Electric vehicle system manufacturer creates highly skilled UK jobs

Posted on 6 Aug 2018 by Maddy White

Magtec, Britain’s largest supplier of electric vehicle drive systems, is looking to recruit almost 20 highly skilled engineers and managers thanks to rising demand from the automotive industry.

Magtec currently employs 71 people at its factories in Sheffield and Rotherham, and is looking to recruit 19 new positions - image courtesy of Magtec.
The business is looking to recruit 19 new highly-skilled positions, including production engineers and service managers, demand planners and design engineer – image courtesy of Magtec.

Magtec designs and manufactures drive systems for electric and hybrid commercial vehicles, including motors, gearboxes, generators, power controllers, battery systems and condition monitoring systems.

The company’s recruitment drive aims to help the business take advantage of growth opportunities in the high-tech electric automotive industry.

The specialist positions will support the delivery of existing and rapidly growing electric vehicle programmes in the UK and overseas. One example of this is the 7.5 tonne electric refuse collection commercial vehicle currently being tested by the company in Greenwich, London.

Magtec currently employs more than 70 people at its factories in Sheffield and Rotherham, and is looking to recruit almost 20 new highly-skilled positions, including production engineers, production and service managers, demand planners and design engineers covering the software, electronic, electrical and mechanical sectors.

Job creation and skills celebration for manufacturing sector

A new social media driven manufacturing apprenticeship competition launched by AMI, is gaining momentum as it highlights top talents in industry.

British aerospace supplier Meggitt launches construction of a new £130m ‘super-site’ at Ansty Park in West Midlands which is to provide a base for 1,000 jobs.

The Royal Academy of Engineering’s Enterprise Hub has announced applications are open for the October intake of its SME Leaders Programme; Ten successful applicants will receive grant funding of up to £10,000 to support training needs.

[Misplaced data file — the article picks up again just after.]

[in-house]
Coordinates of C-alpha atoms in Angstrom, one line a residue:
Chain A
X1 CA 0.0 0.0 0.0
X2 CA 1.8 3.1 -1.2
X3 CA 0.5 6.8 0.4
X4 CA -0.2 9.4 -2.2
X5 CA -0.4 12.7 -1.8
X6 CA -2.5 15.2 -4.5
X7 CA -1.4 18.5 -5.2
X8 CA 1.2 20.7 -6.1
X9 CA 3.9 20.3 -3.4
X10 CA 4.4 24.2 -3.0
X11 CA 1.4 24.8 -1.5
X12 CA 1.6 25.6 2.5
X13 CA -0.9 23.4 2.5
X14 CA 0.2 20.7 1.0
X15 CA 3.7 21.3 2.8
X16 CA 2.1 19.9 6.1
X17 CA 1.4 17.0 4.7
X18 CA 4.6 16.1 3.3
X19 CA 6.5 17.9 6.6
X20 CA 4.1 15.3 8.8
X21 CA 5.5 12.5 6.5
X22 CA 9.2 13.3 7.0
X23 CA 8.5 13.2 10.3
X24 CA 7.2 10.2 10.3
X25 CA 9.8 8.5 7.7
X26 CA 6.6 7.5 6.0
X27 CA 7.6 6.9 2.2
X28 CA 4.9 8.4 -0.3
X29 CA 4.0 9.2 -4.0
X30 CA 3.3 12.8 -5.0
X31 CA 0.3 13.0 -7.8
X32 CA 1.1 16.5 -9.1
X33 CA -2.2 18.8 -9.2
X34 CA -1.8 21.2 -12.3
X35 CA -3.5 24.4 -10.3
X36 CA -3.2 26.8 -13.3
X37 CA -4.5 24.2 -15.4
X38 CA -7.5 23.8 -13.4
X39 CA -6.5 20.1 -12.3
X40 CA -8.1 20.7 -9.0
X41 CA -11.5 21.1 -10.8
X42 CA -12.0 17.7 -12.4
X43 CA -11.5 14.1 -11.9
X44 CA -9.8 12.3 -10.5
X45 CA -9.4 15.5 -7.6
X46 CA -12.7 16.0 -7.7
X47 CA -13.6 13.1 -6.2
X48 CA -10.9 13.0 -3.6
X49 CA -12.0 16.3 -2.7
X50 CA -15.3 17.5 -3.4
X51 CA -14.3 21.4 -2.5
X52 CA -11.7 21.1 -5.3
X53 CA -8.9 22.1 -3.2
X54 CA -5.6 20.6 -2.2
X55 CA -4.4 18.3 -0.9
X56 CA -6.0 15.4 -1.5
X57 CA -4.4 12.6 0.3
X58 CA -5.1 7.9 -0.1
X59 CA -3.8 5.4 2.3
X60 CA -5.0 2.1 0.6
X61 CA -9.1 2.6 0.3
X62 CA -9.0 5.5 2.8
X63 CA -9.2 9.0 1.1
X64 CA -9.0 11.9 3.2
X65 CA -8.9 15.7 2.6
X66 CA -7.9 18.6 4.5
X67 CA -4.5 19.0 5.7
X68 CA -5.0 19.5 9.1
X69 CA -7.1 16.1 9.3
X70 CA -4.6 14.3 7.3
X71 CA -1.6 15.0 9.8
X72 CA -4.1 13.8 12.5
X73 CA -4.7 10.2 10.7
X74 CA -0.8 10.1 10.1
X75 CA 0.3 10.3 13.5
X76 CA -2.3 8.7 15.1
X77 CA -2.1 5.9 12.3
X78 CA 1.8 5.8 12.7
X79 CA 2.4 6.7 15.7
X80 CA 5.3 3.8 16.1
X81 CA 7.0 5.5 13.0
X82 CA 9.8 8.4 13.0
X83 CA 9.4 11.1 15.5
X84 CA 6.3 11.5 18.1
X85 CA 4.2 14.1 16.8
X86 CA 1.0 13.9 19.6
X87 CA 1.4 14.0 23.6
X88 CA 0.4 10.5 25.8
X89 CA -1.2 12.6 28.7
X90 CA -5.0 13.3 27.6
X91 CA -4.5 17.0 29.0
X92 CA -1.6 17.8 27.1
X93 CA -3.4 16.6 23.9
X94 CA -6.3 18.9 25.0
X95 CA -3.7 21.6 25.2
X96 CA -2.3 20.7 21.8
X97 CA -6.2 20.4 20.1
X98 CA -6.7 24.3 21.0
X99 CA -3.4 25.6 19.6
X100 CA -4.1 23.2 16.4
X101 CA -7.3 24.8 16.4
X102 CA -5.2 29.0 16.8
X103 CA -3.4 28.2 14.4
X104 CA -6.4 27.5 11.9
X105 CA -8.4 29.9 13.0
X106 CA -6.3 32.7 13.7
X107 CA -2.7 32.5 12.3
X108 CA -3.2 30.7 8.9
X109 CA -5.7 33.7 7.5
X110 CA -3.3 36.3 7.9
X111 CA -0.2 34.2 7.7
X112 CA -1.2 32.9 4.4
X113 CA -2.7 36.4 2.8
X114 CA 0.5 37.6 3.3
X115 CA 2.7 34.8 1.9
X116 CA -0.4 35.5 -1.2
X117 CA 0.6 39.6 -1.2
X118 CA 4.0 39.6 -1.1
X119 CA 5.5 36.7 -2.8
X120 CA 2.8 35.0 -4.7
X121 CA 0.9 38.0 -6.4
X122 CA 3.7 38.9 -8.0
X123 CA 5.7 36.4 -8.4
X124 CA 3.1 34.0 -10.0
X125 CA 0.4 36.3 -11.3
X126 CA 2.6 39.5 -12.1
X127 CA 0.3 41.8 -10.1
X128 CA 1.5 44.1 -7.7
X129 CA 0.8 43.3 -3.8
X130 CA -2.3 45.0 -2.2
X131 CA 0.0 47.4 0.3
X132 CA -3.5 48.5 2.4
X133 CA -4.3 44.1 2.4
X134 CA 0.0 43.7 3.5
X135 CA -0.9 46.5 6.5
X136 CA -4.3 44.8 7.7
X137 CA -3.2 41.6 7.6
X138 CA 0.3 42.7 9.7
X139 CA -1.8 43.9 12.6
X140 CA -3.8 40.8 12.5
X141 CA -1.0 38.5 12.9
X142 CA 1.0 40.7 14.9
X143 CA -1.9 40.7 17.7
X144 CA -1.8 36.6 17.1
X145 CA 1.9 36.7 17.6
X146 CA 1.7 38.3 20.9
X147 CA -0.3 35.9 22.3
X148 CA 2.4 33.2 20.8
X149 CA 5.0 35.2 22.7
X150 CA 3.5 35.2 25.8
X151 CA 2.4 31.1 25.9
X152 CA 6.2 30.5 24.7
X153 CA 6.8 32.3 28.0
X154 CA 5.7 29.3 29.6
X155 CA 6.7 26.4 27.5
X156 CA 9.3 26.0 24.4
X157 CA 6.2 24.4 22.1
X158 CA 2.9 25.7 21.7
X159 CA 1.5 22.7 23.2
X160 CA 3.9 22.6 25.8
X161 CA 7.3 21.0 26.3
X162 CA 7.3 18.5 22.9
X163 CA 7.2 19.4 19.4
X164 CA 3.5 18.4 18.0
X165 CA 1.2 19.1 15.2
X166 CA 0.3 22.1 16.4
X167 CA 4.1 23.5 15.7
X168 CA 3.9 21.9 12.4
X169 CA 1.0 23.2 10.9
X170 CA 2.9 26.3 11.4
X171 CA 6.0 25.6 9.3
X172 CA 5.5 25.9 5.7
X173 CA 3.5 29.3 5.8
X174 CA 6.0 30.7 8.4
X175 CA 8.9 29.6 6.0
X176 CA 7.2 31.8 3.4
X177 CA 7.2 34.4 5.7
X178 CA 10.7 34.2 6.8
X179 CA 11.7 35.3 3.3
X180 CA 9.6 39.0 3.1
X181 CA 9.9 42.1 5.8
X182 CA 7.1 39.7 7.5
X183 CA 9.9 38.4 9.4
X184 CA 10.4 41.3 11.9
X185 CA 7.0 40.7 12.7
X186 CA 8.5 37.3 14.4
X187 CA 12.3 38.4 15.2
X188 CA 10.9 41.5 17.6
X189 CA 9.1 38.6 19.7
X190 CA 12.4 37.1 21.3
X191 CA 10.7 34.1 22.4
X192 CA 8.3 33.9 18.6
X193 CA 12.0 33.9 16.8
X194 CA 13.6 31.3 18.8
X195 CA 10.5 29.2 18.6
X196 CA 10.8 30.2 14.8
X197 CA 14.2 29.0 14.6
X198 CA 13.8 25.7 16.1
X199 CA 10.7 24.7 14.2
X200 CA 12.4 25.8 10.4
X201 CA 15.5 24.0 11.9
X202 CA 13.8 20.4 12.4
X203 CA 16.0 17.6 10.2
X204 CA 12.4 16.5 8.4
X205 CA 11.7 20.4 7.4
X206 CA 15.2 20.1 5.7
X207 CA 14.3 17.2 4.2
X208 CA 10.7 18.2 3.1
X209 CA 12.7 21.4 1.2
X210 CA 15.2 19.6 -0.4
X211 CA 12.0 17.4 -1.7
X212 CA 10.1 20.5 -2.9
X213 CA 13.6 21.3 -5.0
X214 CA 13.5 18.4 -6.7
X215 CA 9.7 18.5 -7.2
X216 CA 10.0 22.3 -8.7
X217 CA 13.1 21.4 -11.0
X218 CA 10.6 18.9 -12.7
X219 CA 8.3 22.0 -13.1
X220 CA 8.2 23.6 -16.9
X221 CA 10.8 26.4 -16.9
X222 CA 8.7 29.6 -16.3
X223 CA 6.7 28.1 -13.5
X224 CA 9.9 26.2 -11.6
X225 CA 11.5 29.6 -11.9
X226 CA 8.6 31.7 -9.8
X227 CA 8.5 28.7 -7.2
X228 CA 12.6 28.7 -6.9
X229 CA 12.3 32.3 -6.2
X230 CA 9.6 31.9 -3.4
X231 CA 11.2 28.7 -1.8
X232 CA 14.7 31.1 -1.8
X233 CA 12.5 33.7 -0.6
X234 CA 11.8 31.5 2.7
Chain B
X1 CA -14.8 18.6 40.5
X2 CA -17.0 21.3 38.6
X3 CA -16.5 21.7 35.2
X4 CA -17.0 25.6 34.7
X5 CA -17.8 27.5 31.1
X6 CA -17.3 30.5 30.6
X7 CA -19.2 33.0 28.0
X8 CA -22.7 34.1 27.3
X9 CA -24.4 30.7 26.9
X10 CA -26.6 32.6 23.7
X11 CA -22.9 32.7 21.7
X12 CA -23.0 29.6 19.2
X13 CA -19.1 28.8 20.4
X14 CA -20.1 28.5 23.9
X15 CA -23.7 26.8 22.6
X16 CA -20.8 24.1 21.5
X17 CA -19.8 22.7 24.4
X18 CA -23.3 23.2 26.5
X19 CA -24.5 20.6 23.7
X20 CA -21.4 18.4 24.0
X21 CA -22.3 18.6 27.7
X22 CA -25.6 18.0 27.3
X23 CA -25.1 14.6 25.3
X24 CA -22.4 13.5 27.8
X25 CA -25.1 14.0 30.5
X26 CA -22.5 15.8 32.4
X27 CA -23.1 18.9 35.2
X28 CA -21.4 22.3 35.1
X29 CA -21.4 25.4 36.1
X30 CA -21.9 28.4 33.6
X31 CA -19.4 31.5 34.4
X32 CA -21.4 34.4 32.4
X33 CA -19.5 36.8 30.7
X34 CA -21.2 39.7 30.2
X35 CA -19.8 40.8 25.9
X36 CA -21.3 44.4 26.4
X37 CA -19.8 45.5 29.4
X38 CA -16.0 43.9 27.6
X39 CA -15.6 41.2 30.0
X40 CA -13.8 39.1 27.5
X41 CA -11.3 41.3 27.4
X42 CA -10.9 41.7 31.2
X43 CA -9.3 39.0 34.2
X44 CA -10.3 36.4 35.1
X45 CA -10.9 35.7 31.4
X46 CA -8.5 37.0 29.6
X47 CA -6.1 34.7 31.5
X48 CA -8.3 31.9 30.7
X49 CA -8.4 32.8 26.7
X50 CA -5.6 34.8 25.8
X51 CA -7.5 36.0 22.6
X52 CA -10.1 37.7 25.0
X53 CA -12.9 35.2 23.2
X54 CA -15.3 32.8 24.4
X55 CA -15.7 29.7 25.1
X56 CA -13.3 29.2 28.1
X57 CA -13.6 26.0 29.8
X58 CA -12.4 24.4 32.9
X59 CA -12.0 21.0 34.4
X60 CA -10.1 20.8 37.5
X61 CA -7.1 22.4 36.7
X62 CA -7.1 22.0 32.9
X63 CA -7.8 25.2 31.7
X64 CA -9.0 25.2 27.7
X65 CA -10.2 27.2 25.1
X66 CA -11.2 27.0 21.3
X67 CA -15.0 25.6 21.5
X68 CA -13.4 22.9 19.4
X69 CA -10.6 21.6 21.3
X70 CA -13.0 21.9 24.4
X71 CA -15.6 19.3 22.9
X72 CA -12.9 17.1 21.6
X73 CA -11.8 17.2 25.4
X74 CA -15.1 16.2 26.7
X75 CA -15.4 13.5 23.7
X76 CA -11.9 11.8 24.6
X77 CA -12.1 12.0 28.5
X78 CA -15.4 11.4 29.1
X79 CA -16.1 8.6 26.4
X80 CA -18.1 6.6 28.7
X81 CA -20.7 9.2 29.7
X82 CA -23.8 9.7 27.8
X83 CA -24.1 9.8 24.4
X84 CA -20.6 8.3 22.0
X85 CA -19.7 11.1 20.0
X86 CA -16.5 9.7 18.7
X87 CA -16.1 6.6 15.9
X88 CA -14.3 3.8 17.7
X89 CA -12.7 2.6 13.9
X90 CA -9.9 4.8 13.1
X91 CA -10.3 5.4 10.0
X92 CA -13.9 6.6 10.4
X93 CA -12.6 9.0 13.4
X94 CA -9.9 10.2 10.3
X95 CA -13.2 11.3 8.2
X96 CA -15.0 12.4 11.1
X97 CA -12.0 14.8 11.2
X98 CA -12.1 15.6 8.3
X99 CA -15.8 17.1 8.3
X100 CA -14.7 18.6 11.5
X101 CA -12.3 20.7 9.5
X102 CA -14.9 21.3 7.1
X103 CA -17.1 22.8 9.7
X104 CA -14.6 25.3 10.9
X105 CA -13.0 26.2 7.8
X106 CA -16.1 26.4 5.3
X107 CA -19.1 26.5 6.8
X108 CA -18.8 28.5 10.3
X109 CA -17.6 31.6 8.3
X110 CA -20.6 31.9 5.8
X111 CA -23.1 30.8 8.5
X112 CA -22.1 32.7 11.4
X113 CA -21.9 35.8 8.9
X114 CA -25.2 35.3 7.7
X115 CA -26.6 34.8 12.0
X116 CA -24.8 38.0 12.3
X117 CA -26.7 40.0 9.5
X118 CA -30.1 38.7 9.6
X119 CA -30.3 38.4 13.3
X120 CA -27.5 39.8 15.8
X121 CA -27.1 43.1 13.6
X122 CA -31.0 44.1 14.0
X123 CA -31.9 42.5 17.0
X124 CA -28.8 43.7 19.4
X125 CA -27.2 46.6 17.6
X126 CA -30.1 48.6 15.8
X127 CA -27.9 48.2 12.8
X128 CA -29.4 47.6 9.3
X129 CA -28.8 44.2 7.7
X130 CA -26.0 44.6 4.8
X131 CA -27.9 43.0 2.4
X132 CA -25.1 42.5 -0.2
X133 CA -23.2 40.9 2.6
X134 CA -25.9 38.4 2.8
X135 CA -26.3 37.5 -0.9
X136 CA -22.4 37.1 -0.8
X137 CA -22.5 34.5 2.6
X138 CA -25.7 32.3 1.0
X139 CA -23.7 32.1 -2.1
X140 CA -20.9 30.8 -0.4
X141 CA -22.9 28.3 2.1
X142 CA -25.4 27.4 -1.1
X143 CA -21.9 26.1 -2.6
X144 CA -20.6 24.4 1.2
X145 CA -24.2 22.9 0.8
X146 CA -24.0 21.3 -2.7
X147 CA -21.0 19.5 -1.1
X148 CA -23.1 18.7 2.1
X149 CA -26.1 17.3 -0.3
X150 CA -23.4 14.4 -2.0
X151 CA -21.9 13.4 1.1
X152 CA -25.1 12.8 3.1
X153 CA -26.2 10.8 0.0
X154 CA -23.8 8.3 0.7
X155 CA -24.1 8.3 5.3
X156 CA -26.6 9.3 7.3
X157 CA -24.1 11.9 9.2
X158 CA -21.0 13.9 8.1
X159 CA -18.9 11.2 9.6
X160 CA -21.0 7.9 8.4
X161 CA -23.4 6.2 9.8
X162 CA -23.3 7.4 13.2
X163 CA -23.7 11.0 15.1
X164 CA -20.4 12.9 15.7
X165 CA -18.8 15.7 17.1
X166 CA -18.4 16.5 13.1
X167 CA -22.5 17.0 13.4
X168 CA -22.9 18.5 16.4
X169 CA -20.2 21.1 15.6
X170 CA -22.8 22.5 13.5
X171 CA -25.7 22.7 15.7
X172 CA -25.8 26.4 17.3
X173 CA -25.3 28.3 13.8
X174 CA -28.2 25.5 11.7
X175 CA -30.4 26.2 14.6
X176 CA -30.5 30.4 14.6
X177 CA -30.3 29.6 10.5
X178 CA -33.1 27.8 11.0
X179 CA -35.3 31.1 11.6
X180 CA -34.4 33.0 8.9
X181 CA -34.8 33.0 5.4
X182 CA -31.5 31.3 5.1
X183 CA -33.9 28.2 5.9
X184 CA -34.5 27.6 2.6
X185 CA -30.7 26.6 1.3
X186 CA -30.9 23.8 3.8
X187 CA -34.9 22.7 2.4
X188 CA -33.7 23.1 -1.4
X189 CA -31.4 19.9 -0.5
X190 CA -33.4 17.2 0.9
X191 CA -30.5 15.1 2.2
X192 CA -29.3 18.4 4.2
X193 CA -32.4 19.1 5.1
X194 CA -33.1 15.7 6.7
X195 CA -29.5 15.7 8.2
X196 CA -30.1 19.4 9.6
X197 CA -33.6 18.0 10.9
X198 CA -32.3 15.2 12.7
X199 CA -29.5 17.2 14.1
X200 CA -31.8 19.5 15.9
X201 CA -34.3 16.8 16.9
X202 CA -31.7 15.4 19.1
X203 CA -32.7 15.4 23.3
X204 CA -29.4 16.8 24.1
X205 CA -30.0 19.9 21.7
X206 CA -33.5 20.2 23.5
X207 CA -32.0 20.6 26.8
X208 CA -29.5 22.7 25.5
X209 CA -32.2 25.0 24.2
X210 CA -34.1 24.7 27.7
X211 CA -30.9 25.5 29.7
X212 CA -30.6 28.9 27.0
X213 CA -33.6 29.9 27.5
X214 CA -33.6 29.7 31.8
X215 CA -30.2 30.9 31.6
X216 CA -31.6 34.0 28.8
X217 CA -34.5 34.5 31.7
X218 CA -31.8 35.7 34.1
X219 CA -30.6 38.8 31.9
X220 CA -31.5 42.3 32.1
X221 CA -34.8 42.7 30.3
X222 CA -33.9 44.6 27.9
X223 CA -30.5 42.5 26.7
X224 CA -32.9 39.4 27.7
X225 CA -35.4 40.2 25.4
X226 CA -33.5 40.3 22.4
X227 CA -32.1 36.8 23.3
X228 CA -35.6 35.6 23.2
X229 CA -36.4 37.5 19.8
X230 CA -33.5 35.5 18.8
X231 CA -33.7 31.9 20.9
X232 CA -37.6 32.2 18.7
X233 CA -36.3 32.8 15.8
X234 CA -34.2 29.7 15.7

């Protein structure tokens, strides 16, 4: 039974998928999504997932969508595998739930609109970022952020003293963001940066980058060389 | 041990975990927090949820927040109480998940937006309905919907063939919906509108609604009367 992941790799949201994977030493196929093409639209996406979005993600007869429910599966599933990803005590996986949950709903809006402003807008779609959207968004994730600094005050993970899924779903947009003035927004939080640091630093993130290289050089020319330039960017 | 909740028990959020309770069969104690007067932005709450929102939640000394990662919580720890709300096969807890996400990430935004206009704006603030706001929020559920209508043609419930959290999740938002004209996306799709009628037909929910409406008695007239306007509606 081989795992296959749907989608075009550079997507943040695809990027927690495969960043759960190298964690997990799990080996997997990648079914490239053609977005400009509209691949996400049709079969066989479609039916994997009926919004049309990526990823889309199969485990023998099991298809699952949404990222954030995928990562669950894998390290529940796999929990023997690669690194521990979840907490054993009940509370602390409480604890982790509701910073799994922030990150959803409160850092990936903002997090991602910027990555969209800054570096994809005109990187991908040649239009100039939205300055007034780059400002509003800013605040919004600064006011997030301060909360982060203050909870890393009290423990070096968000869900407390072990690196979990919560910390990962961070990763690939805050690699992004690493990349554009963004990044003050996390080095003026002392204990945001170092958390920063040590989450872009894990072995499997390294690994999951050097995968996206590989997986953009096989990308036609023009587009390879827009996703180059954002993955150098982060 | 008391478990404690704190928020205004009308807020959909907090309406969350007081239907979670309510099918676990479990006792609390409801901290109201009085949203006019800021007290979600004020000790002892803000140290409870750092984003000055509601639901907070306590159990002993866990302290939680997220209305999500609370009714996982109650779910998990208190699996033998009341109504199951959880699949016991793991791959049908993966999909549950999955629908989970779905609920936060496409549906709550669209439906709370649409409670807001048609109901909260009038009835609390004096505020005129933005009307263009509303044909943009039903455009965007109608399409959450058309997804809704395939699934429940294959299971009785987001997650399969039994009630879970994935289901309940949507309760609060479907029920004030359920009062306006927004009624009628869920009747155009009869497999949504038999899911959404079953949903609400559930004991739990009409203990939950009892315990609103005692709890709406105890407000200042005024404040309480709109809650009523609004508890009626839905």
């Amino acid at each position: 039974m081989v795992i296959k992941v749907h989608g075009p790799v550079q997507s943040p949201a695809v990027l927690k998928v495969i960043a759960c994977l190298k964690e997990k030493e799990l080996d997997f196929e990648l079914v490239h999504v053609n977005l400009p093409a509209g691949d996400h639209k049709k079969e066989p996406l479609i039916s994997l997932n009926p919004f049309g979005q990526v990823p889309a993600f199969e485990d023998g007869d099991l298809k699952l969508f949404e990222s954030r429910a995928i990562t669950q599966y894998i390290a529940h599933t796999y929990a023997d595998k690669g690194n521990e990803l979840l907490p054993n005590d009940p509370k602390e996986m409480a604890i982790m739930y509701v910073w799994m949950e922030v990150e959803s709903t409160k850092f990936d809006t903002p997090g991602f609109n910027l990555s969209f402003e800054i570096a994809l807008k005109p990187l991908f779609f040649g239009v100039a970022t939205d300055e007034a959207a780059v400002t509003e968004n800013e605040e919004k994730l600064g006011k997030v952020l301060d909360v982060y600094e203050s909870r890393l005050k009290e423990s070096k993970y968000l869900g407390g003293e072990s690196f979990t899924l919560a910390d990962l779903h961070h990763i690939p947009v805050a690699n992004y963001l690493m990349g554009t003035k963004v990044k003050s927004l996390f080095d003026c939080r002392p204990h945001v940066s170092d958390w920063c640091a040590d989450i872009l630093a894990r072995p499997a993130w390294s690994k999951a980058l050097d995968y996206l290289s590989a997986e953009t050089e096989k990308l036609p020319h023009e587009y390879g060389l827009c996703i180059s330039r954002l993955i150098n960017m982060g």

Pressure on the automotive sector for more electric and low carbon vehicles is increasing

With the rise of the electric vehicle market, and low carbon initiatives for the automotive sector being announced by governments across the world in light of the Paris Climate Agreement, can the industry possibly switch to alternative fuel sources quickly enough?

There are already more than 150,000 ultra-low emission vehicles on British roads and it seems the UK is on a low carbon mission.
The electric and low carbon vehicle market is growing, as governments across the world implement environmental automotive strategies.

In response to the UK government’s recent proposal, outlined in the Road to Zero Strategyfor half of British cars to be low carbon by 2030, Mike Hawes, SMMT chief executive, said: “We are concerned about targets for ULEV penetration that go far beyond the high levels of expectation proposed by the European Commission.

“Achieving 50% market share would require a nearly 23-fold increase in uptake from the current position of just 2.2%.”

In 2001, diesel was subsidised by the UK government, and consumers were encouraged to trade in their petrol cars for diesel vehicles.

As demand rose for diesel vehicles, the diesel automotive sector grew, but it was not until a decade later that concerns were raised about the health impacts of diesel, including the harmful emissions of nitrogen oxides and particle matter.

The government has now proposed to ban diesel vehicles, but in order for manufacturers, consumers and the entire industry to adopt these technologies and make this plan realistic, the Britain’s leaders must provide a long term commitment to the industry, alongside incentives such as financial backing, policy support and investment in infrastructure.